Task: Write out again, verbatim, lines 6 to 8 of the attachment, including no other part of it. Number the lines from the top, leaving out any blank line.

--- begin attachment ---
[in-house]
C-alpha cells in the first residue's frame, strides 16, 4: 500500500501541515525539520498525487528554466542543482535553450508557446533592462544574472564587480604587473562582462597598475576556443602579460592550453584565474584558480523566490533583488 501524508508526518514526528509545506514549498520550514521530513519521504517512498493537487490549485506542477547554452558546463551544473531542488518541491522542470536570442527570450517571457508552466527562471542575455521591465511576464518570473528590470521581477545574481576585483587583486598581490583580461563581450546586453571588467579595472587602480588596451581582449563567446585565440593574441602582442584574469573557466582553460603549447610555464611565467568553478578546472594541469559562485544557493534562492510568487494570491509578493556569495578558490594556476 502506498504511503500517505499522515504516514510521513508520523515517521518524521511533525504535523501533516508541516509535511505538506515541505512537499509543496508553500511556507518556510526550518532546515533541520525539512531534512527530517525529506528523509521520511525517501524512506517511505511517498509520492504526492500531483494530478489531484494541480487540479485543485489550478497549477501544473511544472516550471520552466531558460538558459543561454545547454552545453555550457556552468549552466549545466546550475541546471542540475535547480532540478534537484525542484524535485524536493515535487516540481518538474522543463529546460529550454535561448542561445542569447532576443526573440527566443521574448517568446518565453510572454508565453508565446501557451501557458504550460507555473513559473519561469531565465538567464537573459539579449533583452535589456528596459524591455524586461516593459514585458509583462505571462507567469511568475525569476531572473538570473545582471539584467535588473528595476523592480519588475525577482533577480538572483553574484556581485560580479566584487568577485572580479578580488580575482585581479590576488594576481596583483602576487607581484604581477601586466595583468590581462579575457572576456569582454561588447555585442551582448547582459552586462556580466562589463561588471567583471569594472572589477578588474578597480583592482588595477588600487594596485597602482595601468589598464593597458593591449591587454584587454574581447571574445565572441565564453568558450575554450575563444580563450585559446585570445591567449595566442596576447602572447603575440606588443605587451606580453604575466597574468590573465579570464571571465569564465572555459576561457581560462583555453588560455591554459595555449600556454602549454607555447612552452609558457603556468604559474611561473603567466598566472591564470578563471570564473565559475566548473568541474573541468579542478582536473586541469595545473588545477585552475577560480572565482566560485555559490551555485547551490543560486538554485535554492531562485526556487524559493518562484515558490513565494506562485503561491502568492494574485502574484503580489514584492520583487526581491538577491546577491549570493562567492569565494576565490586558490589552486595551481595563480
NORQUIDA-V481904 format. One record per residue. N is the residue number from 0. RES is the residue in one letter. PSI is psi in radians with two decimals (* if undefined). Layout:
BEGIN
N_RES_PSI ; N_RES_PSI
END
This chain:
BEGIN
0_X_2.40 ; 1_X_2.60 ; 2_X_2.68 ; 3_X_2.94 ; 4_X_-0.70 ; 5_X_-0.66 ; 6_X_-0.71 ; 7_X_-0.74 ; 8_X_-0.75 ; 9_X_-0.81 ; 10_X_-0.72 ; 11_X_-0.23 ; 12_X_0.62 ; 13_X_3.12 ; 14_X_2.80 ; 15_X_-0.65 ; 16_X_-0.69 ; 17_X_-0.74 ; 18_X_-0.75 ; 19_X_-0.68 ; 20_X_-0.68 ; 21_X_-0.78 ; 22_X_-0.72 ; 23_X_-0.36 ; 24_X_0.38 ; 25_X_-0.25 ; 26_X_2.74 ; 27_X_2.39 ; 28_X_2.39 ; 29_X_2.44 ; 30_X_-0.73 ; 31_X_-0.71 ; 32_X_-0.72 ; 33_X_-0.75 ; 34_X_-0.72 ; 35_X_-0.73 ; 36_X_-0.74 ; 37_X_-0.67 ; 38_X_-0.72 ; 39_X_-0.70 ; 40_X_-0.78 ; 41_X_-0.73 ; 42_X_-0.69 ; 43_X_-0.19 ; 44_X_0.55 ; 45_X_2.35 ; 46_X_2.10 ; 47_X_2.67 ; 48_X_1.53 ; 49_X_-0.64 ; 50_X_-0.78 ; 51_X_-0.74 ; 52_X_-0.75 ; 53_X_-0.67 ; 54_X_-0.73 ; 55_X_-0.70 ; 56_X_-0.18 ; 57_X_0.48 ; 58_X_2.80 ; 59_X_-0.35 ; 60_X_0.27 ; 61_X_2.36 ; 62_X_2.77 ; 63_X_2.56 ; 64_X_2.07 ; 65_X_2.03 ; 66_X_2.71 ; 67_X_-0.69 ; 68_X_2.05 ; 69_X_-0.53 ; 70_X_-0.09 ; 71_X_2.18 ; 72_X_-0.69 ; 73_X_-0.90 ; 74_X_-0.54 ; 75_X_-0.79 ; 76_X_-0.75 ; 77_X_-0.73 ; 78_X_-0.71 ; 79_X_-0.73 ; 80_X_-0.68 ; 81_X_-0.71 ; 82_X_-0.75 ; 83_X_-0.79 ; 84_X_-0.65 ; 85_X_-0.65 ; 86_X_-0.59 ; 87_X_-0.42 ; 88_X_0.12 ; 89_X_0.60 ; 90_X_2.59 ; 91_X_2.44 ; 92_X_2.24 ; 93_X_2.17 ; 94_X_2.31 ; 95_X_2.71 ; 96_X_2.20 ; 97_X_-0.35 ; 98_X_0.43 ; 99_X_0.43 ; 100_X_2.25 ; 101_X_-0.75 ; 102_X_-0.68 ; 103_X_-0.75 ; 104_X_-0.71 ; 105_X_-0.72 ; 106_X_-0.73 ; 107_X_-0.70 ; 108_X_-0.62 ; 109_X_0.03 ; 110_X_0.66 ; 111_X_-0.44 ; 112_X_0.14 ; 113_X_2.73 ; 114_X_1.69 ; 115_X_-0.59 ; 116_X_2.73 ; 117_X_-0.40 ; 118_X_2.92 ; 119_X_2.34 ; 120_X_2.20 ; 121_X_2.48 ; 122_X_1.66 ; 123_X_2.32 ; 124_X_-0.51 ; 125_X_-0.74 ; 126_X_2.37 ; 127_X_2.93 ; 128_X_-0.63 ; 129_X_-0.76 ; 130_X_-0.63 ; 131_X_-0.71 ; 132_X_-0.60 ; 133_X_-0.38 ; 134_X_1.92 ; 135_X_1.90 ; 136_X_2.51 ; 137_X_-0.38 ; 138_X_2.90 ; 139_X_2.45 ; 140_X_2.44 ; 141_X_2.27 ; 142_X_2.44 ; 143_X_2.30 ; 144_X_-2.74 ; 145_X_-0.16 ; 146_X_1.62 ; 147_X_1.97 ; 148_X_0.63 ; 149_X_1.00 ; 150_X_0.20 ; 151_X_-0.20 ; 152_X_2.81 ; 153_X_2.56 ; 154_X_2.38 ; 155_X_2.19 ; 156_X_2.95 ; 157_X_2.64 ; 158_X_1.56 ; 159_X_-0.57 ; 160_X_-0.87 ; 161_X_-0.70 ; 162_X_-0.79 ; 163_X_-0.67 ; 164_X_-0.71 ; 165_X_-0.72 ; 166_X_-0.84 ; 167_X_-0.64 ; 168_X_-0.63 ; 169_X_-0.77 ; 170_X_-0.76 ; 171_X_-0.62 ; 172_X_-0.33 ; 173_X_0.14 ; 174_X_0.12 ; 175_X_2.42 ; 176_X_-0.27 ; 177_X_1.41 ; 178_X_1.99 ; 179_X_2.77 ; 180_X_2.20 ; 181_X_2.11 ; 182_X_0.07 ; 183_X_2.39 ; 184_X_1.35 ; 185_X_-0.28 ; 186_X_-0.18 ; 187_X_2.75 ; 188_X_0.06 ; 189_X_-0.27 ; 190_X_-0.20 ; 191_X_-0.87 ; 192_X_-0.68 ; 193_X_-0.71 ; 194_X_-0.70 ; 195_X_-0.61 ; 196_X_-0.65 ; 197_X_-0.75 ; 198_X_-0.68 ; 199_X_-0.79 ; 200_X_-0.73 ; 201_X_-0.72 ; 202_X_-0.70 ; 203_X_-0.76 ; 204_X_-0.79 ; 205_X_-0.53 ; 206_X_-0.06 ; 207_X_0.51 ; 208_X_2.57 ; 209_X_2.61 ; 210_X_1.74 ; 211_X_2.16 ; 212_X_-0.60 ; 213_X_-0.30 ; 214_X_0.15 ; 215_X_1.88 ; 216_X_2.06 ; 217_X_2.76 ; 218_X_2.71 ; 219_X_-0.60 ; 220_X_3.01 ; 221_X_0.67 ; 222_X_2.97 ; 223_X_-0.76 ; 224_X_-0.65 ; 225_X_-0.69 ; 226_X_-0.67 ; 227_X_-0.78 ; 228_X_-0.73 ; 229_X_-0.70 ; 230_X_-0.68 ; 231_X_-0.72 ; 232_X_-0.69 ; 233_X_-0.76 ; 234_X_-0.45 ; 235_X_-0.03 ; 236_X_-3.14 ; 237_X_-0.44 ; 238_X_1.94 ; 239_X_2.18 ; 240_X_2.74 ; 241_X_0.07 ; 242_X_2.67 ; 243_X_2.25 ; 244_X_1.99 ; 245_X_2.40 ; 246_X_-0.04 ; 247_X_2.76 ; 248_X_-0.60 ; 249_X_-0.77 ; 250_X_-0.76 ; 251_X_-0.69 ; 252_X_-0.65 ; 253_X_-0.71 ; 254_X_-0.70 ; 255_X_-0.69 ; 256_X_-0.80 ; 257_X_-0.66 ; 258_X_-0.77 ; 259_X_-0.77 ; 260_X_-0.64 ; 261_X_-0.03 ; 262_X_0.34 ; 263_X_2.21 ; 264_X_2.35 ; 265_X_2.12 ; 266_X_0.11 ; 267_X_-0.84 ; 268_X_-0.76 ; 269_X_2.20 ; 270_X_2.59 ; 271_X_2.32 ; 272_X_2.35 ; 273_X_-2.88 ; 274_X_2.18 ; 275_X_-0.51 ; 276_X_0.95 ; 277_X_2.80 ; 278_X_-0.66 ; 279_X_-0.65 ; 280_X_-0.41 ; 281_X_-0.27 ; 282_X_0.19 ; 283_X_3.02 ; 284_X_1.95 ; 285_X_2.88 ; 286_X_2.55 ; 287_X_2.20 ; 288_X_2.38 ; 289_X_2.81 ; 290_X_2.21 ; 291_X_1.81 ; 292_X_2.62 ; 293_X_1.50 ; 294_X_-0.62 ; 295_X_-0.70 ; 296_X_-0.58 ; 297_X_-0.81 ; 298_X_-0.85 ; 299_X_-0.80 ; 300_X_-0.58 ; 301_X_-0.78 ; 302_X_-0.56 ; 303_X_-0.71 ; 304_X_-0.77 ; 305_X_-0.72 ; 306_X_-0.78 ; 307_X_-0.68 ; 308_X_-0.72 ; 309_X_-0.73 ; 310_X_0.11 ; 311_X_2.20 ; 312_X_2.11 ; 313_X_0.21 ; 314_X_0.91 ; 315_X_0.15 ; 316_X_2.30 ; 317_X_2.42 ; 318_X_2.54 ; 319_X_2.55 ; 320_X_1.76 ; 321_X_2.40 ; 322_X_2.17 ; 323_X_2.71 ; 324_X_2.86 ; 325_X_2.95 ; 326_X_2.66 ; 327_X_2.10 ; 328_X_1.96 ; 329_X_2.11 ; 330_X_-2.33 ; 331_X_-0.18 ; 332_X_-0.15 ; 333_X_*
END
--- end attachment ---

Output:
END
This chain:
BEGIN